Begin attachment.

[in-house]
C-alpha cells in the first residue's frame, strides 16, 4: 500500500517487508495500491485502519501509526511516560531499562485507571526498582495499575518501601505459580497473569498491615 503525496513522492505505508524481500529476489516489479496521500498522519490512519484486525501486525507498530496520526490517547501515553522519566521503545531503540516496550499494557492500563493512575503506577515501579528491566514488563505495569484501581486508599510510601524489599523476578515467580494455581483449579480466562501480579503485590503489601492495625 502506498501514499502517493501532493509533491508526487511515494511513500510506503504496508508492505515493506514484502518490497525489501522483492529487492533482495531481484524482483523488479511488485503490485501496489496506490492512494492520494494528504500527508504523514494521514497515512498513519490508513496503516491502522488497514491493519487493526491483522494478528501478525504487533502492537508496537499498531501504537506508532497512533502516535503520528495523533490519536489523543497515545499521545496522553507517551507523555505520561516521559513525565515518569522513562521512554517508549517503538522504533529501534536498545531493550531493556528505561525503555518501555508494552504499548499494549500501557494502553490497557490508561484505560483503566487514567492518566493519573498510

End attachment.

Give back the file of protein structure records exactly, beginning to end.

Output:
[in-house]
C-alpha cells in the first residue's frame, strides 16, 4: 500500500517487508495500491485502519501509526511516560531499562485507571526498582495499575518501601505459580497473569498491615 503525496513522492505505508524481500529476489516489479496521500498522519490512519484486525501486525507498530496520526490517547501515553522519566521503545531503540516496550499494557492500563493512575503506577515501579528491566514488563505495569484501581486508599510510601524489599523476578515467580494455581483449579480466562501480579503485590503489601492495625 502506498501514499502517493501532493509533491508526487511515494511513500510506503504496508508492505515493506514484502518490497525489501522483492529487492533482495531481484524482483523488479511488485503490485501496489496506490492512494492520494494528504500527508504523514494521514497515512498513519490508513496503516491502522488497514491493519487493526491483522494478528501478525504487533502492537508496537499498531501504537506508532497512533502516535503520528495523533490519536489523543497515545499521545496522553507517551507523555505520561516521559513525565515518569522513562521512554517508549517503538522504533529501534536498545531493550531493556528505561525503555518501555508494552504499548499494549500501557494502553490497557490508561484505560483503566487514567492518566493519573498510